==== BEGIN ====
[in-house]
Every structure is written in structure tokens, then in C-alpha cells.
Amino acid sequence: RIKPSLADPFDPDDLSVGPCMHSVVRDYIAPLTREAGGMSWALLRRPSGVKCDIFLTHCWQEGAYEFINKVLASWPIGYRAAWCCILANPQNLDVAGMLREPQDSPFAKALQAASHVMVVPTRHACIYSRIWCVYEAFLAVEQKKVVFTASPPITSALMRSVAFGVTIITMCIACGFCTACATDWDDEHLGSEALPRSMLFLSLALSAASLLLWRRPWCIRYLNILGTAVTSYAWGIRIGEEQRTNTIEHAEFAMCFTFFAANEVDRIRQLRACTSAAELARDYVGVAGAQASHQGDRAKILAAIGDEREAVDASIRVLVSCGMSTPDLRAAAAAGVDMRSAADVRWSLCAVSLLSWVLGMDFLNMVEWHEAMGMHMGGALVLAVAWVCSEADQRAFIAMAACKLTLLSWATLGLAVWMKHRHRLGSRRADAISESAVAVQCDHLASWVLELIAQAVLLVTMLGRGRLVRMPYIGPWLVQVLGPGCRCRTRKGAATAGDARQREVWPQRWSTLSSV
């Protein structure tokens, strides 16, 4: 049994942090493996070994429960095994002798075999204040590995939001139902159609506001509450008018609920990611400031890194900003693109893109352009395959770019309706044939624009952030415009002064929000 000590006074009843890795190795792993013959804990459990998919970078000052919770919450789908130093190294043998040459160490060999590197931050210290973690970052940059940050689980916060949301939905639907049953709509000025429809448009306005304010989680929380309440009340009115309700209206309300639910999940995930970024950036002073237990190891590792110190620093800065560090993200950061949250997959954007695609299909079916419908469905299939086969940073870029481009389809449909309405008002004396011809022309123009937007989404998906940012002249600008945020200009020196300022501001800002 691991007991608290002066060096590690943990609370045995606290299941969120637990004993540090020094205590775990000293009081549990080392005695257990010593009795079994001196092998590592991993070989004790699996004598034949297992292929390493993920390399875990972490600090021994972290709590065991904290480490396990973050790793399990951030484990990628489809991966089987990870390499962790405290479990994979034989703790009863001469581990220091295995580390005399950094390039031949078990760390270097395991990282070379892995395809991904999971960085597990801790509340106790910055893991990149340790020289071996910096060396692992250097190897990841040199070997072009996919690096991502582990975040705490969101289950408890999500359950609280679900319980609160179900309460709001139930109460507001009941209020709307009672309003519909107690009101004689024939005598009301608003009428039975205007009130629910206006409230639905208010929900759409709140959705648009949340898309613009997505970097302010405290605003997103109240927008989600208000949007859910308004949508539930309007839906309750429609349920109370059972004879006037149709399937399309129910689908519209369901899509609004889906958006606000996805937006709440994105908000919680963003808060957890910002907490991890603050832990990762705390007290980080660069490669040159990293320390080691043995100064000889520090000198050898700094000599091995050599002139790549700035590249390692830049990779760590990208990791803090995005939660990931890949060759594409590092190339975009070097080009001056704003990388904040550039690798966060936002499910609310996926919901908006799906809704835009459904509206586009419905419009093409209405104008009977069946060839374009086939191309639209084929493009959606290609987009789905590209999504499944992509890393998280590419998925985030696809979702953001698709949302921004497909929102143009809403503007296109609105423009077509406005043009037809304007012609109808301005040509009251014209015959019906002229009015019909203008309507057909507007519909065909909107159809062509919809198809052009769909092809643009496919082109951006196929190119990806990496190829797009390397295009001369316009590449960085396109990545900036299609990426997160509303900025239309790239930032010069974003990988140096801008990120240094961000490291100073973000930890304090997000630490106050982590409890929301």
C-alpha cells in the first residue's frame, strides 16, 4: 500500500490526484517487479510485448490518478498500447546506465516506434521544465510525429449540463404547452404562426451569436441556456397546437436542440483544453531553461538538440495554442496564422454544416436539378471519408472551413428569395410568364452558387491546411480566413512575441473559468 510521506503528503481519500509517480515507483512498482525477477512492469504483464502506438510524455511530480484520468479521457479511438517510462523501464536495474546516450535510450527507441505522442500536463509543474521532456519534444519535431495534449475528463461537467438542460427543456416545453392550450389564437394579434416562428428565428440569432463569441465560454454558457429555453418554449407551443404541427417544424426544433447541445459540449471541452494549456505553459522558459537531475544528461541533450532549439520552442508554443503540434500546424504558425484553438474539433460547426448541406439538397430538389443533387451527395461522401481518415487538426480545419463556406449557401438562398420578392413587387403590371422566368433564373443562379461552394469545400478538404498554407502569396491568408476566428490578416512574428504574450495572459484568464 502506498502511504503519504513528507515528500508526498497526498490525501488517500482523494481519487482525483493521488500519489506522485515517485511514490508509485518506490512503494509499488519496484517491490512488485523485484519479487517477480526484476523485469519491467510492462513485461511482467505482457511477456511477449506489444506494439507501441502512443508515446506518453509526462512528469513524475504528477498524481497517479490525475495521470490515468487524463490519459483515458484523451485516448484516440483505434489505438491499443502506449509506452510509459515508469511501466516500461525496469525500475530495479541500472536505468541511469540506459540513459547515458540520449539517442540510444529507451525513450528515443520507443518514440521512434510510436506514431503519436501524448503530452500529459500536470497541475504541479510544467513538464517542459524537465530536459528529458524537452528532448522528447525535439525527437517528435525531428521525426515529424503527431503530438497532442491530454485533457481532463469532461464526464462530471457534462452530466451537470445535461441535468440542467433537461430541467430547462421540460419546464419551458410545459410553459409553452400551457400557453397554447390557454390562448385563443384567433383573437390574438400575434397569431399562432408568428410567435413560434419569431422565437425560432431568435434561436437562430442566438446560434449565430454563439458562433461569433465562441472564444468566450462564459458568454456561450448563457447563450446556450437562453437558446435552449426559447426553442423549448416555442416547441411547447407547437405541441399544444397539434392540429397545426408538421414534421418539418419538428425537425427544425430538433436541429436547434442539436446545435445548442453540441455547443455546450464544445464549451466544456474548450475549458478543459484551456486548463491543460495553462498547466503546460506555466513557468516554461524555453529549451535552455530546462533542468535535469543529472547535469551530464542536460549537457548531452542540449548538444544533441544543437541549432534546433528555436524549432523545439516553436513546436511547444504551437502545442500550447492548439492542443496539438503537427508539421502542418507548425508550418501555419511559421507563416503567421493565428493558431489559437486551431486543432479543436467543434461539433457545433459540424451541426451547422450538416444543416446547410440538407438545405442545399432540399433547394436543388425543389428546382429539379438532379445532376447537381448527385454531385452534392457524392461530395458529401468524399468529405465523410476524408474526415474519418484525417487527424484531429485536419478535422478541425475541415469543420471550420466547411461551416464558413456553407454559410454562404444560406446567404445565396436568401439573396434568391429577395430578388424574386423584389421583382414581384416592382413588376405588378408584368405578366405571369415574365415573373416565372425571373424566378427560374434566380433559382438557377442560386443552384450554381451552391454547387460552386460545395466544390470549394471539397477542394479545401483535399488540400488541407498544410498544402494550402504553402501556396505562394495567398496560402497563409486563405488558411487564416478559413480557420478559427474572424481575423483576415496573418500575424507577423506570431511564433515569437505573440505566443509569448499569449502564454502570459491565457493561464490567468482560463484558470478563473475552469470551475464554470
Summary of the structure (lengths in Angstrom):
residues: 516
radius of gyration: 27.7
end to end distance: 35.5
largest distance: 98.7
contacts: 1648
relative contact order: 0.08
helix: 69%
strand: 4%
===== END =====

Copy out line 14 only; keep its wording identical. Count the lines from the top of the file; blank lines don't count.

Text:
strand: 4%